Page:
20,000 Women’s Lives Changed Forever


July 6, 2016

Imagine you’re in labor. It is long and hard, and the baby just isn’t coming. The hours turn into days and everyone is very frightened – you most of all. The worst happens. Your sweet baby doesn’t make it. And because of the protracted labor, you are left with a hole between your vagina, and your bowel and bladder. It’s called an obstetric fistula, and it’s something that our maternal ancestors dealt with on a regular basis. The hole causes incontinence. You smell awful. It is extremely likely you will be banished from your family and community, and extremely unlikely the father of your child will stay by you.


How do you find a pathway back from such an injury, and the resulting rejection? Who can help you? The Fistula Foundation is one of the organizations leading the fight against this birth injury.

“For every woman that gets treatment, at least 50 go without. We know that one million women in this world suffer from untreated obstetric fistula.”

20K-surgeries-v2-celebrating-20000-transformed-by-fistula-surgery-791x1024The foundation has just reached an important milestone. Since they began their efforts in 2009, Fistula Foundation has helped more than 20,000 women receive fistula repair surgeries. There are so many more hundreds of thousands to reach, but for those 20,000 women, it is truly a life-changing experience.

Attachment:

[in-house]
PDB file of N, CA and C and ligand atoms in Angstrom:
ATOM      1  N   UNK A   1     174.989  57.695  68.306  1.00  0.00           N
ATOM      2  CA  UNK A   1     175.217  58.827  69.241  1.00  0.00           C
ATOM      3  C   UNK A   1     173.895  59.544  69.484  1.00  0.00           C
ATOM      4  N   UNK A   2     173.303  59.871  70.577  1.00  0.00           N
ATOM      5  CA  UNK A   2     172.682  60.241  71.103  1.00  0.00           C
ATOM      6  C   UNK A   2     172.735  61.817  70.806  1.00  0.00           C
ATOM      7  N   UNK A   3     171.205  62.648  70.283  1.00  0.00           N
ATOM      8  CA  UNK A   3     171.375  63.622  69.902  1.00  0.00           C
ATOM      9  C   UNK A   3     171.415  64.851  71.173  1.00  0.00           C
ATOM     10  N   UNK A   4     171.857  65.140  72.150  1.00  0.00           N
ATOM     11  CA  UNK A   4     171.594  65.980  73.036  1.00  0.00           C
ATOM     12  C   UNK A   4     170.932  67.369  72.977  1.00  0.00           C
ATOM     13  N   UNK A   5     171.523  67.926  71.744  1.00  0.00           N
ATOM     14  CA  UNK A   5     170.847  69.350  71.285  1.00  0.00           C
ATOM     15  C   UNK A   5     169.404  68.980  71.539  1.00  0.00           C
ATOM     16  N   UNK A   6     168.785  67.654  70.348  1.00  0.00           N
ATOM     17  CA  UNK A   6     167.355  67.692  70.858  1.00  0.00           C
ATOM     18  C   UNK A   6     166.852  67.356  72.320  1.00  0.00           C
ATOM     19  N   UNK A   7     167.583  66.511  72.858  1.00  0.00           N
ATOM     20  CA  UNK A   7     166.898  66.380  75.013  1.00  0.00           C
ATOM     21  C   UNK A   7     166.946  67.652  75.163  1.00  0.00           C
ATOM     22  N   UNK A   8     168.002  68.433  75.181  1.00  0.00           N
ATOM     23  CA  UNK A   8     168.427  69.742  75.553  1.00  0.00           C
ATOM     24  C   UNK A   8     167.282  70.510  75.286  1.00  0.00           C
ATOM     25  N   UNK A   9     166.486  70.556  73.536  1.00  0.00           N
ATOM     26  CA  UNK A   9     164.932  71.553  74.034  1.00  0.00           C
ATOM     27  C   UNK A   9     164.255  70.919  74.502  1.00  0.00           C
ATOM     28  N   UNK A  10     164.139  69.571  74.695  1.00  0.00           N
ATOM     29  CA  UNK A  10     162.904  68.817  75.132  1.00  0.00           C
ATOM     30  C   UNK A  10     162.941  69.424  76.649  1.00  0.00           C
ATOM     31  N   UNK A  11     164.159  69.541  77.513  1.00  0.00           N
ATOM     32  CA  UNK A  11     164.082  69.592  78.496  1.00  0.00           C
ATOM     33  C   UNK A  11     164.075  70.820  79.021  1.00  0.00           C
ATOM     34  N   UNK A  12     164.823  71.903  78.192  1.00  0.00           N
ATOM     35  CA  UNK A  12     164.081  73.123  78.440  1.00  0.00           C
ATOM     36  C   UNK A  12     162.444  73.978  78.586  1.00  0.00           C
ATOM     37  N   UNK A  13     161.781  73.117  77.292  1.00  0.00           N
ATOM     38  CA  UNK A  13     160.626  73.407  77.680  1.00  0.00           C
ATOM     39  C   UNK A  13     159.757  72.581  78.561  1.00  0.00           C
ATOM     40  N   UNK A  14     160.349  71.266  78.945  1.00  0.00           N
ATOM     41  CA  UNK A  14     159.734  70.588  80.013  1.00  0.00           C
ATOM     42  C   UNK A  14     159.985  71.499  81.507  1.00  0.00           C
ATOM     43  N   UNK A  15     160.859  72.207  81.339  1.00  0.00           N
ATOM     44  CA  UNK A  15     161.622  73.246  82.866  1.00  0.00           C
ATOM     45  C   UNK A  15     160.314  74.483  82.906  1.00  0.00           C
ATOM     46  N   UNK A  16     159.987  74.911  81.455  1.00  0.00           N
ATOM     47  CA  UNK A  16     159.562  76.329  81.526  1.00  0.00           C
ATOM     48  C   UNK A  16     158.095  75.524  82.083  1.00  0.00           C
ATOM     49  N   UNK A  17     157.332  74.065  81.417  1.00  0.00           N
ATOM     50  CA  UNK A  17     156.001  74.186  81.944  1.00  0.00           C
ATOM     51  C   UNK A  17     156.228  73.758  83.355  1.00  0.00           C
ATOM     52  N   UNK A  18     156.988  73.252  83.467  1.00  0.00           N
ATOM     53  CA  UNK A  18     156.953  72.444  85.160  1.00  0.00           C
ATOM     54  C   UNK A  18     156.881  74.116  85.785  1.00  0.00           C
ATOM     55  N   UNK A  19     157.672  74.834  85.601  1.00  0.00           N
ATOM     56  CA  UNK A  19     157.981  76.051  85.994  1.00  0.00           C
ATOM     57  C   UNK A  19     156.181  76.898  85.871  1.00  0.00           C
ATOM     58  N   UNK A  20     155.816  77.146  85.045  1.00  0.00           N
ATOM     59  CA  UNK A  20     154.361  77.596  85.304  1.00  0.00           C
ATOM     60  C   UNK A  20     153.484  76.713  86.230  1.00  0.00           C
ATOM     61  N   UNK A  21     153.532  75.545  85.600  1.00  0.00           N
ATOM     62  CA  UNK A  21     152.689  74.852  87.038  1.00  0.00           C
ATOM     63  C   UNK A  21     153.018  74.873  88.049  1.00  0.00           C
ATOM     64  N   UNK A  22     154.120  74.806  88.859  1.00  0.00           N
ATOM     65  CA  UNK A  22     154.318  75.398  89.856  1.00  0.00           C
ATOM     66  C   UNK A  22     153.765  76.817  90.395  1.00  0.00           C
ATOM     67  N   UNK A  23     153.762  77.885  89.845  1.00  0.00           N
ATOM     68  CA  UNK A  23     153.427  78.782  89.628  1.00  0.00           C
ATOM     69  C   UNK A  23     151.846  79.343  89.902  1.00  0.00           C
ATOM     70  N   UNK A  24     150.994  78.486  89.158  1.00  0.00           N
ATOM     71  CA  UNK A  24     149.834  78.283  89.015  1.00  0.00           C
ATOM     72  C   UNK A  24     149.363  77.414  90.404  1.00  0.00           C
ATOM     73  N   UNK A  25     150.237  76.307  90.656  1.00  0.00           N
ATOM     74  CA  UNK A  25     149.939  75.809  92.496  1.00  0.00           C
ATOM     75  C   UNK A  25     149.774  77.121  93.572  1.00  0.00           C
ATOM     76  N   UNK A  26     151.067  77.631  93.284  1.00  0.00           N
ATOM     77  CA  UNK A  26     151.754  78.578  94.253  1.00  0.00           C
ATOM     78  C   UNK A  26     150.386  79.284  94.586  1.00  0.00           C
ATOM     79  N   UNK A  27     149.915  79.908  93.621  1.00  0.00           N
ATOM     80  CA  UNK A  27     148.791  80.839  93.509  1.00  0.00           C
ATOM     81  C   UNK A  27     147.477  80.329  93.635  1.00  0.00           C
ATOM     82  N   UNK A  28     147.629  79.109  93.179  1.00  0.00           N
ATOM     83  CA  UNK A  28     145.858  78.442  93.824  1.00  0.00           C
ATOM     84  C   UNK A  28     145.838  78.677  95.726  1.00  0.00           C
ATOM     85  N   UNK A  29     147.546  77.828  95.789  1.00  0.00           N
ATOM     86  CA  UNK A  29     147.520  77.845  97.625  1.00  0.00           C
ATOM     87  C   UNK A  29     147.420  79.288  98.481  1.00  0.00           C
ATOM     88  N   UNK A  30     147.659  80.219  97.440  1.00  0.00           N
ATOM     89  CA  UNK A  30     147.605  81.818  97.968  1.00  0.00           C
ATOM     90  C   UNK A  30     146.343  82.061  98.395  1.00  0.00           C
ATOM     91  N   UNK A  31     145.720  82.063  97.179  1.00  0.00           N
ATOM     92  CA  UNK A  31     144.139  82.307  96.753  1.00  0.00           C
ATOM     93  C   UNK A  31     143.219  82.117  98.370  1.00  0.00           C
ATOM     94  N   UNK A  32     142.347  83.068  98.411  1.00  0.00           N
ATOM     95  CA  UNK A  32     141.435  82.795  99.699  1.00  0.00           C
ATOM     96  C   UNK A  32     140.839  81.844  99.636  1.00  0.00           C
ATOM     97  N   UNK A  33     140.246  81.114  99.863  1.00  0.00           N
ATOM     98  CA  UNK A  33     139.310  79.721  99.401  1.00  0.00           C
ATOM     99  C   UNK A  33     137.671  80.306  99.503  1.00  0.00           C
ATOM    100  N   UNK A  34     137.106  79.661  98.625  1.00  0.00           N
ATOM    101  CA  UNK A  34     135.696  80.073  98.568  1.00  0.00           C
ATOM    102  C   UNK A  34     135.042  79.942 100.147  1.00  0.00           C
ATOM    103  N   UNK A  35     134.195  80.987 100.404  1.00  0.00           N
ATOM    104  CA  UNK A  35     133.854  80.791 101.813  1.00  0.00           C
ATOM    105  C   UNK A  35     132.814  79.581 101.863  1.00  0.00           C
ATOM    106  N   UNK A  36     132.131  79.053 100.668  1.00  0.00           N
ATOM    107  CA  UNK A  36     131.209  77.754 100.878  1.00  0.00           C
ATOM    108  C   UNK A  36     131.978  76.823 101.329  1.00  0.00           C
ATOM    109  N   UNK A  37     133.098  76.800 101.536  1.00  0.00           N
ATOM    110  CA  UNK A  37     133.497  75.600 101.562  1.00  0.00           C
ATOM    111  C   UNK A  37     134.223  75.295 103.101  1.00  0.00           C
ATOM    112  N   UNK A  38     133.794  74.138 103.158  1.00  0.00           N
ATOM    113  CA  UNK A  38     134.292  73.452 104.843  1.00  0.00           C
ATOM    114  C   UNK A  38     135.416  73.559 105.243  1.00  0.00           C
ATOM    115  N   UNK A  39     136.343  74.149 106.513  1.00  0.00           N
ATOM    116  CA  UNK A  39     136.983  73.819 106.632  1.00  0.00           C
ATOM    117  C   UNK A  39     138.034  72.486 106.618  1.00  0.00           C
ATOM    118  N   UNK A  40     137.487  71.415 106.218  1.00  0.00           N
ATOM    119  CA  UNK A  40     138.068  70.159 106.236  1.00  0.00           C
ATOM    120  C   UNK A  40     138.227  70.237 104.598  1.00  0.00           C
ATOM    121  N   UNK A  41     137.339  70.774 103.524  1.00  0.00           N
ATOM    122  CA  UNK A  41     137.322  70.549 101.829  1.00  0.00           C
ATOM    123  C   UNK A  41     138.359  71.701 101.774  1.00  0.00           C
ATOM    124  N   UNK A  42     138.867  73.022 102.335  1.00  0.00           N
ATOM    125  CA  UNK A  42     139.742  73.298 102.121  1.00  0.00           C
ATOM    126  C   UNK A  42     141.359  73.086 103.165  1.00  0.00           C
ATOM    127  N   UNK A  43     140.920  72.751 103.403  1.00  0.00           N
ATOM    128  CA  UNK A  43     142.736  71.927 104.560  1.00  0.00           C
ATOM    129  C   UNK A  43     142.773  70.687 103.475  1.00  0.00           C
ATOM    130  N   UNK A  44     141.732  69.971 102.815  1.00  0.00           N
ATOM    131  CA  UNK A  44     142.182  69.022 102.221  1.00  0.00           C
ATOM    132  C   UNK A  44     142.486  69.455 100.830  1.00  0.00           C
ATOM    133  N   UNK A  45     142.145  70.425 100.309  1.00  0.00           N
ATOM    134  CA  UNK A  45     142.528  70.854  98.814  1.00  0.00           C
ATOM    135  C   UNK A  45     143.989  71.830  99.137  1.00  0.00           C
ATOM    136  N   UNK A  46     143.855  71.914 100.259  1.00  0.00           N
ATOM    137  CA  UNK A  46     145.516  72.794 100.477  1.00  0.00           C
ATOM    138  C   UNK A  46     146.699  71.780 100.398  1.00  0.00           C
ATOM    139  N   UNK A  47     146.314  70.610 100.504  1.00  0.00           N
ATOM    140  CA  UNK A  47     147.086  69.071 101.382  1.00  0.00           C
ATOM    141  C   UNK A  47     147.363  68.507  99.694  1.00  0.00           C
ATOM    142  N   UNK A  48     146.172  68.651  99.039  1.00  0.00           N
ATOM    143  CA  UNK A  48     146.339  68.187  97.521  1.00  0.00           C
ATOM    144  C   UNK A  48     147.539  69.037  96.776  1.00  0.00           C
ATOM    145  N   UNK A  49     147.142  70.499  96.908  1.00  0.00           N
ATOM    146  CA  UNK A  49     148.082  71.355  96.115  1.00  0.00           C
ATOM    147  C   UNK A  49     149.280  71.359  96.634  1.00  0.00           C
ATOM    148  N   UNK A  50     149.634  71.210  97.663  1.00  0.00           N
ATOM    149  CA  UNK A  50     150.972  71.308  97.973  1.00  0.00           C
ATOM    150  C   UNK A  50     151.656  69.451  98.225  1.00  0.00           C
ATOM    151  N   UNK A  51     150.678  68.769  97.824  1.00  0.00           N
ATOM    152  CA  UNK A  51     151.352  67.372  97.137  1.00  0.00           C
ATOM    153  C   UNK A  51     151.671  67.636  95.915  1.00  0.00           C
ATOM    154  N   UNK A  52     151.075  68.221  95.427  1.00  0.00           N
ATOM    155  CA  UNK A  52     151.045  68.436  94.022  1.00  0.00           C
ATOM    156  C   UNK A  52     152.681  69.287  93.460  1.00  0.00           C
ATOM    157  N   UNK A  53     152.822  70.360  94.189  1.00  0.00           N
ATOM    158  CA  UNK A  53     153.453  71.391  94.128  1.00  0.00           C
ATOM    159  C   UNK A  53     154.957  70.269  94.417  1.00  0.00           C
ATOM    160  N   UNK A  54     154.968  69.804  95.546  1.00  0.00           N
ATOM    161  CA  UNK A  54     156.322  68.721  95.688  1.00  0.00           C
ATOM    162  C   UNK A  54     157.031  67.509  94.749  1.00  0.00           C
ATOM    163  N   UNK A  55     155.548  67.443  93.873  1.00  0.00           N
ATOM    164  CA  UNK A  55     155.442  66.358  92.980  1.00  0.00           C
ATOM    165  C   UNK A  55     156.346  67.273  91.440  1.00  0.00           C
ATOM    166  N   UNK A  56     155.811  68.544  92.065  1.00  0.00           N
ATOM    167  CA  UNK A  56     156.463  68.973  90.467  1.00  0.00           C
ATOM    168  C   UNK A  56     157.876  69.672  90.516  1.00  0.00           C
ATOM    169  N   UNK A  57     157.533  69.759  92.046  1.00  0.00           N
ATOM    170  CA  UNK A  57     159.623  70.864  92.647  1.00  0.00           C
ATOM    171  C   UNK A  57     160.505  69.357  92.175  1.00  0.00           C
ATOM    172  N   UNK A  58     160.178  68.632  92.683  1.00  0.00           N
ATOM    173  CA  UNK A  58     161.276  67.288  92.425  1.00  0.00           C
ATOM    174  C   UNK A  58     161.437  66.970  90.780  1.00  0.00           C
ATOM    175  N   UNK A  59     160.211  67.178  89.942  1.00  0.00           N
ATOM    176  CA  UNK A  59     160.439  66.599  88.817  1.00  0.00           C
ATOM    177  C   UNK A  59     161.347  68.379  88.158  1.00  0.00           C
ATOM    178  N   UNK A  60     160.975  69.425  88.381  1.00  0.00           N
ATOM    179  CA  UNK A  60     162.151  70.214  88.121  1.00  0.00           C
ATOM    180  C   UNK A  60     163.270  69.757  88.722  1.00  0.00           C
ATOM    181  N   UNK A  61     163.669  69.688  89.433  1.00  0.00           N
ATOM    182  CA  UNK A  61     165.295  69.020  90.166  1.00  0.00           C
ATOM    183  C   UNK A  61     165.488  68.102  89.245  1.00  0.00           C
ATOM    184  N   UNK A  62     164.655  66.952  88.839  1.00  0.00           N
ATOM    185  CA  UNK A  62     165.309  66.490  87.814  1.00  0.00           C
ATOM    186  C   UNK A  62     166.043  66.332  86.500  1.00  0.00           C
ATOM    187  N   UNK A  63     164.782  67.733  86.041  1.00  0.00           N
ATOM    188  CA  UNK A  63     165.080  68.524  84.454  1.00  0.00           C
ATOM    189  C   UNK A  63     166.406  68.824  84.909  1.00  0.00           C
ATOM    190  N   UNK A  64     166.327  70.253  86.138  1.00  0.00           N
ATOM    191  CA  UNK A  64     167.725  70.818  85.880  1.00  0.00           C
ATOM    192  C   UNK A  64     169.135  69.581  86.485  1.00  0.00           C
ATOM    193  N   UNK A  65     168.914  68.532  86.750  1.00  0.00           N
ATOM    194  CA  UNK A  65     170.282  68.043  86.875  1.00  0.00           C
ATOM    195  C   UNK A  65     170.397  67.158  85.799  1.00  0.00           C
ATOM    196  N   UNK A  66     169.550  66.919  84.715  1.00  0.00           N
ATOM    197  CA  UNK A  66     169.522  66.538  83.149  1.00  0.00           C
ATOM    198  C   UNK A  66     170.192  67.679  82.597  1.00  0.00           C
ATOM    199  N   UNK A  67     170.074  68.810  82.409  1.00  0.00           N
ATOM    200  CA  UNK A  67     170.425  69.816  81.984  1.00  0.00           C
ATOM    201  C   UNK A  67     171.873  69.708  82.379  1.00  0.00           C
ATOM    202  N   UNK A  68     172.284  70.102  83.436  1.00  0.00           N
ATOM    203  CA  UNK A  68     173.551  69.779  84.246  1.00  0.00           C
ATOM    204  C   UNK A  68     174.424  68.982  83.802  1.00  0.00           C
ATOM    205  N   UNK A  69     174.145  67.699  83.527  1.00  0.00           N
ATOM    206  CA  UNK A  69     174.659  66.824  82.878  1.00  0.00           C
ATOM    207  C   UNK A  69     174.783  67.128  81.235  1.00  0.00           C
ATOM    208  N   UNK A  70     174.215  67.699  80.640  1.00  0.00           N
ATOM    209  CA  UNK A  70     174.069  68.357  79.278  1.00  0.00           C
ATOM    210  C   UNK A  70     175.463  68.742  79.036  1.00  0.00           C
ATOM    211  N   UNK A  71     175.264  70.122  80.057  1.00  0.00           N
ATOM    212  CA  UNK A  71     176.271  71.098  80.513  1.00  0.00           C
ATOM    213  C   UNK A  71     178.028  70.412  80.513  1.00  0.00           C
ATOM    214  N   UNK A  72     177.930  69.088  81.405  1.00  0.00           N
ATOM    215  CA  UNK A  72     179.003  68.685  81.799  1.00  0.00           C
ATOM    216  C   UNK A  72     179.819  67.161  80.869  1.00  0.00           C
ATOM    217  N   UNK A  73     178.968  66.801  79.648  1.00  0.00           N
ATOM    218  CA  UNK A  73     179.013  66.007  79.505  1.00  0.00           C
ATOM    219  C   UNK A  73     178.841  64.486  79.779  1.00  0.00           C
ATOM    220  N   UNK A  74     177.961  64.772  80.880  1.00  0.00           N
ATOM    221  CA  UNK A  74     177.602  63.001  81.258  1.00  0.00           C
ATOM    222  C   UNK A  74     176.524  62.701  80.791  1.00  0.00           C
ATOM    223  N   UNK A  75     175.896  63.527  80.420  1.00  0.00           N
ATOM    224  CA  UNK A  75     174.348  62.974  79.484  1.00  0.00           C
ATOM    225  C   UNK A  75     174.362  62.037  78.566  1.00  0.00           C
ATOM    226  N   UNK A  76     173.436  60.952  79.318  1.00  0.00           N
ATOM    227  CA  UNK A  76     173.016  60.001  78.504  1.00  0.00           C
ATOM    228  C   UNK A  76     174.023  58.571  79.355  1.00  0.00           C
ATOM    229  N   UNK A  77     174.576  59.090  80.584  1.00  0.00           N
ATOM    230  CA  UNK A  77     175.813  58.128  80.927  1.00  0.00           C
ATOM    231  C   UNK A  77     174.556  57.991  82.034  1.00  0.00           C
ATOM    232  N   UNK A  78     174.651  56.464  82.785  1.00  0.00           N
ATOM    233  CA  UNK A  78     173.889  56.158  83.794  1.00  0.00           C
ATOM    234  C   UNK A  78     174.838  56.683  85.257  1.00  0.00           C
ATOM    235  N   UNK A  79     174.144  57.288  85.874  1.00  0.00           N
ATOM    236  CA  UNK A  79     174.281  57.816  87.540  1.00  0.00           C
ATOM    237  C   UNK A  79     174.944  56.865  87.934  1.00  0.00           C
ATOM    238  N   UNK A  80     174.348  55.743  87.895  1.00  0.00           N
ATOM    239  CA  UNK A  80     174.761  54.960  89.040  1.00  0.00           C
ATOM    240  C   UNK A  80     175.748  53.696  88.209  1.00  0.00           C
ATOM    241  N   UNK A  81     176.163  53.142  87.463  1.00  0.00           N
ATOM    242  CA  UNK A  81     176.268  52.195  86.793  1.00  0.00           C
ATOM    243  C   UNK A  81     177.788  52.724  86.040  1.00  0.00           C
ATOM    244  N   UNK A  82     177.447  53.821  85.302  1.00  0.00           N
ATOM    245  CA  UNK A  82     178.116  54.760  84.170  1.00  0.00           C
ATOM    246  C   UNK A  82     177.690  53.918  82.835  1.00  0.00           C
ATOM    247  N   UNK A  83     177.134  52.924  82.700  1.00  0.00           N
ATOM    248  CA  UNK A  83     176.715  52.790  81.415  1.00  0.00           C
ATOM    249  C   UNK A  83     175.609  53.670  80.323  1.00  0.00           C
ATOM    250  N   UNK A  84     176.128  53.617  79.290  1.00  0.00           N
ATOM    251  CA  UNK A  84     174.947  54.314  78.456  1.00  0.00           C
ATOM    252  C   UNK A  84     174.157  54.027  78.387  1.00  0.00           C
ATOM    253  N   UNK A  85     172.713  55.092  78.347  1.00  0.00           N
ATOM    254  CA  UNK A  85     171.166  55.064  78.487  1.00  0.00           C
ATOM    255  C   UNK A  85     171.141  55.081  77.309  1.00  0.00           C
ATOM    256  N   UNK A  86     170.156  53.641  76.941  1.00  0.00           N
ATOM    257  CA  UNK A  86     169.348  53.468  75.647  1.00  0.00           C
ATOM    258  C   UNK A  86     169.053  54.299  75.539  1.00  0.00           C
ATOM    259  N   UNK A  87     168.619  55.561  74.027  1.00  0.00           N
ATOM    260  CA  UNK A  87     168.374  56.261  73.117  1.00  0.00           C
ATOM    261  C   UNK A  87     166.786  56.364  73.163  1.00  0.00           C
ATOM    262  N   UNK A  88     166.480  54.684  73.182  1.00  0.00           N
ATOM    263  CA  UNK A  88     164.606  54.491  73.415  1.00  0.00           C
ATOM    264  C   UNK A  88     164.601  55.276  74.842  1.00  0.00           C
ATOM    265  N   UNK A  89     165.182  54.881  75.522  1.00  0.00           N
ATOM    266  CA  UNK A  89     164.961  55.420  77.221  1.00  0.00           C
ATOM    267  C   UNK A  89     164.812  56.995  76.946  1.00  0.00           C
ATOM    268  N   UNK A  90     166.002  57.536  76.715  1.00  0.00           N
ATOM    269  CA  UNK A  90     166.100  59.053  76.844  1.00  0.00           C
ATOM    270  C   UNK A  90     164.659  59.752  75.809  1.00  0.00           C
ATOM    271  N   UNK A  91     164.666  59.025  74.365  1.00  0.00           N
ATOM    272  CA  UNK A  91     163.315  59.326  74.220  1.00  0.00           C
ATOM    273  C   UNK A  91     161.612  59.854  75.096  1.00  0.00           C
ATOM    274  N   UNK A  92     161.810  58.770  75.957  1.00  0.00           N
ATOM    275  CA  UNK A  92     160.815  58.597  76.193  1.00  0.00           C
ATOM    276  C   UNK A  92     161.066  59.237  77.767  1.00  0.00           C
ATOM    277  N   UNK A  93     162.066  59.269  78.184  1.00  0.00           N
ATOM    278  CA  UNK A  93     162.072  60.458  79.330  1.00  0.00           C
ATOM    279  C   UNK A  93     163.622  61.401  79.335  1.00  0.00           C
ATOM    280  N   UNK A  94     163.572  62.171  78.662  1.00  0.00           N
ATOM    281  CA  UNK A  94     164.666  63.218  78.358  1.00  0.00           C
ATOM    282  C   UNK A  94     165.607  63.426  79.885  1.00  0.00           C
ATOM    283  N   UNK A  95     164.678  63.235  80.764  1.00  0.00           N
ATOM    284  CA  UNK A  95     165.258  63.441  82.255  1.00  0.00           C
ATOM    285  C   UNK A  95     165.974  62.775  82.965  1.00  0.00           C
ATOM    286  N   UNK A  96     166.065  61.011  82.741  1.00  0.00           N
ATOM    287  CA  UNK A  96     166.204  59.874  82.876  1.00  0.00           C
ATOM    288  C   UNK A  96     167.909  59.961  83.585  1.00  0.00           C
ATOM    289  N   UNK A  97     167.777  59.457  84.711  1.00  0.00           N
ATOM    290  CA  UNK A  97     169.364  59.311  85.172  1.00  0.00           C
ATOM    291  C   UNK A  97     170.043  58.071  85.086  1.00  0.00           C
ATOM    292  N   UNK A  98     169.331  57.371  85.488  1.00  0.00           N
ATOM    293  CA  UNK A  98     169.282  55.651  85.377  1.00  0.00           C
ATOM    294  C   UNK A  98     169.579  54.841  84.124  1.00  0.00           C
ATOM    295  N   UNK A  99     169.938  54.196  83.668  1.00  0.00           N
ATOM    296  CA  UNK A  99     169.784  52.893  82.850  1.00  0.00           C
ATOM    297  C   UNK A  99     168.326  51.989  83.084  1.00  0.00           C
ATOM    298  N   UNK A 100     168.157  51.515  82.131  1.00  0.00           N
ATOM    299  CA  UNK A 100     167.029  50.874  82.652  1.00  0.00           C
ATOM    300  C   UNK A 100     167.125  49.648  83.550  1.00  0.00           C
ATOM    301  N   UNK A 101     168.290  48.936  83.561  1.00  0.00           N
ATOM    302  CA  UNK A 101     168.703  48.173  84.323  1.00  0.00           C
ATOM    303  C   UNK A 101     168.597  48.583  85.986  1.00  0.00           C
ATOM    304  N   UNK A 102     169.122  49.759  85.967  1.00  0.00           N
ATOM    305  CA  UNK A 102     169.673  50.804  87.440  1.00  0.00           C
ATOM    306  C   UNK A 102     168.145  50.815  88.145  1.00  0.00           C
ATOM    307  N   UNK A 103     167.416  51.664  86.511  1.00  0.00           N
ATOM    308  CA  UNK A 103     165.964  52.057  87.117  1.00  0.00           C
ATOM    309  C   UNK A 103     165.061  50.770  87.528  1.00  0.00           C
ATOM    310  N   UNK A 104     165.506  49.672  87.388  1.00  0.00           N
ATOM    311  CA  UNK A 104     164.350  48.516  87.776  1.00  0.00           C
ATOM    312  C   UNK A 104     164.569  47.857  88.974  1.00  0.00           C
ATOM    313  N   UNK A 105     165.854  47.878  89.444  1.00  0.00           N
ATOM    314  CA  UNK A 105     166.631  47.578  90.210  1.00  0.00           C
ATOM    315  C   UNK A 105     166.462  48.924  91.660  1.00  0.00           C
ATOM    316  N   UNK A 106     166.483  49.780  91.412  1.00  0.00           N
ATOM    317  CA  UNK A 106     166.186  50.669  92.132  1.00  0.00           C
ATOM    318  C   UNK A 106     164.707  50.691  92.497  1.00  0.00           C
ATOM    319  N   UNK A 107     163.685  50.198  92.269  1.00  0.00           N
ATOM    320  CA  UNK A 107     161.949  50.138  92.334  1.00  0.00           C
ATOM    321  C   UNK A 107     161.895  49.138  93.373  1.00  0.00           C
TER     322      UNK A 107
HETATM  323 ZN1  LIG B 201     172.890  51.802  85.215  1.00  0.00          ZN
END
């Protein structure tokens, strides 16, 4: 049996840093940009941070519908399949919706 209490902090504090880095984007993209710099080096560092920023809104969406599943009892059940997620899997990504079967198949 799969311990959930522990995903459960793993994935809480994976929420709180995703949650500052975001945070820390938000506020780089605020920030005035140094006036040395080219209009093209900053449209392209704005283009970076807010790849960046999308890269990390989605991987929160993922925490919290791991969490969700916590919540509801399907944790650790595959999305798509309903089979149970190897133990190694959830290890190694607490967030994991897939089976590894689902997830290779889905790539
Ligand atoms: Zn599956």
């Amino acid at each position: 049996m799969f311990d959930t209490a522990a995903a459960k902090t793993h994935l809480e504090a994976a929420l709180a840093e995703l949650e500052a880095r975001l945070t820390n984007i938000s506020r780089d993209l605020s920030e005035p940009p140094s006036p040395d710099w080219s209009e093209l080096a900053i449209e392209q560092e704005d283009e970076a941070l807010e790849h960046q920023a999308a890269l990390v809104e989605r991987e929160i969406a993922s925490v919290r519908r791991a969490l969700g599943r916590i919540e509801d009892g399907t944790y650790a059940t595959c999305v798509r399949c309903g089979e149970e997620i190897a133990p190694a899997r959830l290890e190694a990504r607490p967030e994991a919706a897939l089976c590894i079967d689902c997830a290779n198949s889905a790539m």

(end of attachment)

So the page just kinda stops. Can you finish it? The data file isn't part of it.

Women like 17 year old Felistas in Kenya. She was married at 16 after becoming pregnant, giving up her schooling and rejected by her family. She had an emergency c-section but her son was stillborn and she was left with a fistula. She dealt with the condition for two and half months before learning about the life-changing surgery she could receive. Her husband, initially supportive, rejected her. They have since reunited, and she is rebuilding her life.

Take Action Challenge

Support the work of Fistula Foundation. Read this article by Fistula Foundation CEO Kate Grant about why the 20,000 fistula surgeries milestone is so significant, and learn more about their work by following them on Twitter and Facebook. If you can, consider a donation to support surgery for a woman in need.

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